02 July 2005

As I watched Live 8...

I spent the better part of the day watching the Live 8 concerts' coverage over aolmusic.com and MTV. Being on the West Coast of North America, I missed out much of the early coverage of the European, South African, and Japanese concerts, but made up for it in a happy moment early afternoon, when I had to choose between the London feed - showing my teeny bopper era idol Mariah Carey belting out "Hero" over the darkening evening skies of Hyde Park - and the Philadelphia feed - showing my current idol Sarah McLachlan singing "Angel" in a duet with Josh Groban, both feeds at the same time. (I ended up evenly splitting between the two feeds.) I am so thankful that so many great names in the recording industry, including names I like and names I have seen in person, have decided to come together today to deliver a powerful message - one of life and hope - to the upcoming G-8 summit in Edinburgh next week. Sincerely, I hope that many of these celebrities will follow up on their promises with action, hopefully by doing some volunteer work in the famine-stricken African countries.

I have signed the online petition at the Live 8 website, and will be following the developments at its US activism arm, One.org, run by U2's Bono. One.org asks that one percent of the US budget be allocated to helping out with the difficulties in developing countries. It is a noble goal that must eventually be met, but I do feel that there are other needs to be met as well, right within the US borders - such as getting everyone medically insured, ending poverty in inner city neighborhoods, and so forth. The money that the US government spends currently on pork-barrel projects - in such pet wars as Iraq, for example - and power-hungry religious cults must be redirected so that the average American will live better and become more productive.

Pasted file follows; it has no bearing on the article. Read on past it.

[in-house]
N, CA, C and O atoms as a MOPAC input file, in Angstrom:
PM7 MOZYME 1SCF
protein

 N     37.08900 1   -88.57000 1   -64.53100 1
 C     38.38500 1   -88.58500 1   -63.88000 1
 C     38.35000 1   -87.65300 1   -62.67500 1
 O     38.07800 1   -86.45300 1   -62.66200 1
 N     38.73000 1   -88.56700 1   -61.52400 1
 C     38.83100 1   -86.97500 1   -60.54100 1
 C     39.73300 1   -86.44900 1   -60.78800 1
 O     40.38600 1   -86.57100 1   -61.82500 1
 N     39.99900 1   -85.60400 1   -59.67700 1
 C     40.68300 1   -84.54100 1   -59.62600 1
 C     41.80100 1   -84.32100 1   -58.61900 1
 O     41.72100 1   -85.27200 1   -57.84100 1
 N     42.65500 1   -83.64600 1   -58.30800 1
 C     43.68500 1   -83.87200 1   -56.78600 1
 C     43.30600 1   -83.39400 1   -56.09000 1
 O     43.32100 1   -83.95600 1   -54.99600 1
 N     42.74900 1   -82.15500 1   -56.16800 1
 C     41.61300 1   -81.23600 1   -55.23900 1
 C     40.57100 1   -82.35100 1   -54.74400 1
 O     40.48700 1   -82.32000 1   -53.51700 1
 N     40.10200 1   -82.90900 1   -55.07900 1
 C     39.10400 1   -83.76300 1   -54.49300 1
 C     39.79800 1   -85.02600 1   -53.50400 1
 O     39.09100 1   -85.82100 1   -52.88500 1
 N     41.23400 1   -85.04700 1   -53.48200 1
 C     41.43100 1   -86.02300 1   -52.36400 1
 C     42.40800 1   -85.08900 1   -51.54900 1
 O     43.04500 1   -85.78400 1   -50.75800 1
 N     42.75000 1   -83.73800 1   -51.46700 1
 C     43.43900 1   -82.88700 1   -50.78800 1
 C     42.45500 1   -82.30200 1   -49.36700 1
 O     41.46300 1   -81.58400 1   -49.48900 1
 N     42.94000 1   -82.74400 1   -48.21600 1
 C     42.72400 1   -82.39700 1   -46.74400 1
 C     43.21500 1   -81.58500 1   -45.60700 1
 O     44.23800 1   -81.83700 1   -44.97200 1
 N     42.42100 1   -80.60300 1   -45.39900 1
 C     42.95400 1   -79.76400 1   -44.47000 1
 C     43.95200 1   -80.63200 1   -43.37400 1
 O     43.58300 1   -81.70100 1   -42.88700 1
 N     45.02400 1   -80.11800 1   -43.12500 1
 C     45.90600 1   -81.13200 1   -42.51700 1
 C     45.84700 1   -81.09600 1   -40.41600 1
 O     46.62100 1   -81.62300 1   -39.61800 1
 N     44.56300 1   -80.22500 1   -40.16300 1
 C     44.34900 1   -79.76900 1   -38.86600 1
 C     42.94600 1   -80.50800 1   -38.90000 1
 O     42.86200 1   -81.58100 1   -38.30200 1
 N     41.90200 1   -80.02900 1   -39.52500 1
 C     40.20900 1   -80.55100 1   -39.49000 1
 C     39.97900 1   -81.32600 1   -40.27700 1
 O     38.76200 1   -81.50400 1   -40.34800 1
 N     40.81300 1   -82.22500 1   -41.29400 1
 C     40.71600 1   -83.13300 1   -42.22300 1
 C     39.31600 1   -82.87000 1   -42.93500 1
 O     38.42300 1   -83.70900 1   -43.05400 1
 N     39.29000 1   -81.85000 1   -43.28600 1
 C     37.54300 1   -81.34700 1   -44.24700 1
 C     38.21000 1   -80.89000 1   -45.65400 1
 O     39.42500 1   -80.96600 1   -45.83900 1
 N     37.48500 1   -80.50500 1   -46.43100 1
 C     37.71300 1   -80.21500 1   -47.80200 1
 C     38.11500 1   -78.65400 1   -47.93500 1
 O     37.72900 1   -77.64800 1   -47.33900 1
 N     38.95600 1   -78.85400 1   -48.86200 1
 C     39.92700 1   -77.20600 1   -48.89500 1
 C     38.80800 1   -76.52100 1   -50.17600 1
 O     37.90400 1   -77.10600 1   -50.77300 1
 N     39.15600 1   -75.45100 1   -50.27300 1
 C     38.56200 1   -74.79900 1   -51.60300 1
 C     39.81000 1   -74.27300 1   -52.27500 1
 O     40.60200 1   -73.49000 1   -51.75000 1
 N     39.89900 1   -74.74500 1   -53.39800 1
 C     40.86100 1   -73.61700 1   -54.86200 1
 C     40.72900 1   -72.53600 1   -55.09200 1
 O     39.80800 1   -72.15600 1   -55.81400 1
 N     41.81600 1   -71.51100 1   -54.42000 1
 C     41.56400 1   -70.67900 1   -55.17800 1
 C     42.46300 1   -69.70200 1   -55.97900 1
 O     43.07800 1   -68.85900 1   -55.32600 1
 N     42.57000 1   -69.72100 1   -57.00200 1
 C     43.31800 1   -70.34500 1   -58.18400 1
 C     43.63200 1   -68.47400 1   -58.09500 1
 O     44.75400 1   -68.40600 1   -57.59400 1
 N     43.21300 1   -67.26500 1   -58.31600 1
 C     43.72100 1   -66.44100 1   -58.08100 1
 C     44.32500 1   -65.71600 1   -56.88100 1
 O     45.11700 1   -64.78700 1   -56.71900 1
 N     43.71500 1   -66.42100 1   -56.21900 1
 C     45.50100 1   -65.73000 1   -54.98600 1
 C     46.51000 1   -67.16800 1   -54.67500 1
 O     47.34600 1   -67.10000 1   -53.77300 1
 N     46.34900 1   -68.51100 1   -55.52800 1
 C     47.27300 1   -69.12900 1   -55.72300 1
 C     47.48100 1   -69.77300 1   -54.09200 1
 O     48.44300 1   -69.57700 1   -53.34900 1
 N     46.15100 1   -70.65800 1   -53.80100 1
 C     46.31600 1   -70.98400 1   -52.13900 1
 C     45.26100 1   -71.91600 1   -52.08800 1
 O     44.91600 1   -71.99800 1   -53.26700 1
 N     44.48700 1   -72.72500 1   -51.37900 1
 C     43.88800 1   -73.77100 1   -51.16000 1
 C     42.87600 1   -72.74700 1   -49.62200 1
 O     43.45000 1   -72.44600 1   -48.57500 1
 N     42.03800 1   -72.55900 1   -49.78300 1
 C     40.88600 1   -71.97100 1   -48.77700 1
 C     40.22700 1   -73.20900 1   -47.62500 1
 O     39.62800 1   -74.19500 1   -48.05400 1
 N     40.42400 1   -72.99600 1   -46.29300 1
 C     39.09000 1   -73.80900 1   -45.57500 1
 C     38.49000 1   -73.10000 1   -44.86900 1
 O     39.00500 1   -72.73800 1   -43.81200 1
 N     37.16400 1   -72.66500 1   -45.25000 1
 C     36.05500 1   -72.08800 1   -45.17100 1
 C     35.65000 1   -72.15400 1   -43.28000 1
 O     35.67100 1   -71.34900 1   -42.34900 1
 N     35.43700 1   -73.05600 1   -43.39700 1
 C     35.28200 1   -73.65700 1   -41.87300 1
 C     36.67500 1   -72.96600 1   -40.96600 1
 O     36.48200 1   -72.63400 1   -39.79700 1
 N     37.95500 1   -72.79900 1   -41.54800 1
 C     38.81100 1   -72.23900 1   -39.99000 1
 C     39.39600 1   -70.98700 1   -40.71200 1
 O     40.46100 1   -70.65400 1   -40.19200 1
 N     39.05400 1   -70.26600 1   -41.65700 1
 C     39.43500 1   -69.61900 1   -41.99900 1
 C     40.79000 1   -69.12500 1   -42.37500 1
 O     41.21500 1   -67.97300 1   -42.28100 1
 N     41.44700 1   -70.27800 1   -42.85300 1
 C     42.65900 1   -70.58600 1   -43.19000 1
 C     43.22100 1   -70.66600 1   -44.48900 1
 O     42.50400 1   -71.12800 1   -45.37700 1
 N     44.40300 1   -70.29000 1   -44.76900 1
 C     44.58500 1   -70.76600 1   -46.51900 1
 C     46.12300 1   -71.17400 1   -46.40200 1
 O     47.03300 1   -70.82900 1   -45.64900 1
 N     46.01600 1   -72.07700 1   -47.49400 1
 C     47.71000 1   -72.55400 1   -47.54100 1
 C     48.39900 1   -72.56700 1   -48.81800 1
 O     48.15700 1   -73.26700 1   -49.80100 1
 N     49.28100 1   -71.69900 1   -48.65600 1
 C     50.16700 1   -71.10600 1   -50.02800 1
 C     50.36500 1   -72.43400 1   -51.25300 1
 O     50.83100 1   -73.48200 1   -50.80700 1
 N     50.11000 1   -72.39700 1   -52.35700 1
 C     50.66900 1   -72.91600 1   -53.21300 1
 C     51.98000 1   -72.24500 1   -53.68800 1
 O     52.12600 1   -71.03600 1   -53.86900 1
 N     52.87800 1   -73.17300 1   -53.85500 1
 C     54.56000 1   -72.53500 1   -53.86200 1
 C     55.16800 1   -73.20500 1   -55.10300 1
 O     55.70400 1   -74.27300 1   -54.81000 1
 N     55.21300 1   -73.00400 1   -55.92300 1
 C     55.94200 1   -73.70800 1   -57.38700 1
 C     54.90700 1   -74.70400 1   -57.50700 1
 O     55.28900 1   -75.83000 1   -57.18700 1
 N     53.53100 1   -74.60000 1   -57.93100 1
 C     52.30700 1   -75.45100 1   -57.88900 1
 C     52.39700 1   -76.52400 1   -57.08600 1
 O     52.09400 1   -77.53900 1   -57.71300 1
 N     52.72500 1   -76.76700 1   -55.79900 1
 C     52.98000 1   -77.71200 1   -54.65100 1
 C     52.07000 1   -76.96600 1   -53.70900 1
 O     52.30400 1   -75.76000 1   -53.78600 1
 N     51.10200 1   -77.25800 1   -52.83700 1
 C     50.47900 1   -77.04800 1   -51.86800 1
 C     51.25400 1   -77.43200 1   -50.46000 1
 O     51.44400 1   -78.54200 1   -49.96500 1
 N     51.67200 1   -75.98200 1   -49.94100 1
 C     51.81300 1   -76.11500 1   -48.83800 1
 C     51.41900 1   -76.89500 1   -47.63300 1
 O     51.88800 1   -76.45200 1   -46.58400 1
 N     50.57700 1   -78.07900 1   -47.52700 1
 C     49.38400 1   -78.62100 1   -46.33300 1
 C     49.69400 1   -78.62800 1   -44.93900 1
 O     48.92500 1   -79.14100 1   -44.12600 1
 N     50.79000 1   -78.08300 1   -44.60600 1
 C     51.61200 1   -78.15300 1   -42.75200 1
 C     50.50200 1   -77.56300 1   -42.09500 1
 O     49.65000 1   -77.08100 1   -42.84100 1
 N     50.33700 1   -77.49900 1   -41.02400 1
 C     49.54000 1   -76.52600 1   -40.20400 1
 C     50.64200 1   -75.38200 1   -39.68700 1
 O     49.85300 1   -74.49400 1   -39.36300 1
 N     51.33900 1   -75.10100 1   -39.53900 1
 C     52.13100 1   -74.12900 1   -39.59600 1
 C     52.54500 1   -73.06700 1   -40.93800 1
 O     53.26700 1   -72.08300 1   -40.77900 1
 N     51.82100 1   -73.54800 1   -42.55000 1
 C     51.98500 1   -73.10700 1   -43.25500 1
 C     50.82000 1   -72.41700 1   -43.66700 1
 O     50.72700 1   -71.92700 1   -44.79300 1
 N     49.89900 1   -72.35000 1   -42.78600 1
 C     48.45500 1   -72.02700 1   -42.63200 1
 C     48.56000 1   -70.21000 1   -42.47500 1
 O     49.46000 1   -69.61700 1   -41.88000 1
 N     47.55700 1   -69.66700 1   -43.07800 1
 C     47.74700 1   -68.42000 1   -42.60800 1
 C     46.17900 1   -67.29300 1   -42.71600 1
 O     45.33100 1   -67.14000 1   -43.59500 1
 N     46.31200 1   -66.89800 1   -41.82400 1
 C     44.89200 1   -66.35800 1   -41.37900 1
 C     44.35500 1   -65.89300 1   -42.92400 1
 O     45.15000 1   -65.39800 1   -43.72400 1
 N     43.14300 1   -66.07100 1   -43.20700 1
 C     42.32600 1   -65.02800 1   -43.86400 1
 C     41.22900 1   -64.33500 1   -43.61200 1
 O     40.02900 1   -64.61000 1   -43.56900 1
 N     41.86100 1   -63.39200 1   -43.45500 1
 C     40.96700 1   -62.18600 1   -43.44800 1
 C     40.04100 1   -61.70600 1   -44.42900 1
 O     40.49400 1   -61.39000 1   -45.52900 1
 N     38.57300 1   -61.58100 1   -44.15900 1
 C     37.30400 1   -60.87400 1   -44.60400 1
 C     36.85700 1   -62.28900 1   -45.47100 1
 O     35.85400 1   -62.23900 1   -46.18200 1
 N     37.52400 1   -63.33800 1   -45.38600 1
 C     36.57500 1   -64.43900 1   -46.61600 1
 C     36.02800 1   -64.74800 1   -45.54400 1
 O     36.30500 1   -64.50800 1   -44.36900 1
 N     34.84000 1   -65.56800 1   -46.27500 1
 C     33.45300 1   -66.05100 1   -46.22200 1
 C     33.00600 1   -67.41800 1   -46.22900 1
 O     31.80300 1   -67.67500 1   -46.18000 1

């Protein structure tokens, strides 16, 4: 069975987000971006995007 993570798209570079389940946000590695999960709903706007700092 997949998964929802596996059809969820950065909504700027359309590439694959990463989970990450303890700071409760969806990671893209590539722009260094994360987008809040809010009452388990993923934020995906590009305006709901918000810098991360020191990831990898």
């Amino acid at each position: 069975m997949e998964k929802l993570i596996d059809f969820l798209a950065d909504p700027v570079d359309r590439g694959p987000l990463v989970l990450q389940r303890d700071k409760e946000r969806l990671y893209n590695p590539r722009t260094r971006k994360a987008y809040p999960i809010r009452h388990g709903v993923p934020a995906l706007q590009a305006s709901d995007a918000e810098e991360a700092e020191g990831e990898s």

And this is what the so-called "culture of life" movement needs to be all about. So far it has been about taking control away from women over their physical well-being, and trying to save a symbolic life (Terri Schiavo, for example) while ignoring the deaths of many others. I know that the current regime, as much as it talks about "culture of life," couldn't care less if someone like me died because I was unable to obtain medical insurance under the current system and suddenly got sick. Or if someone became victim of gang violence because the inner cities were tragically neglected so that the defense contractors could make more money under another fake war. And the real tragedy is that saving these lives is considered socialist! What is this, being truly pro-life is now part of a failed ideology? I find it utterly unacceptable that ideology of ANY kind has to triumph over the true sanctity of life.

No wonder Bush is rejecting calls for debt amnesty and extra aid by Prime Minister Blair. Bush's calls for a "culture of life" is a hollow call - and it is actually a culture of DEATH.

I am happy that the United States and many other countries sent their most talented popular music artists to worldwide locations to perform for a great cause today. Now the US needs to send a leader that actually fits the bill and has real compassion. And sadly, George W. Bush is not that leader.

The same applies to the Vatican, where the new pope, Benedict XVI, is too busy pandering to the US neocon regime and not pushing the traditional compassionate Catholic message hard enough.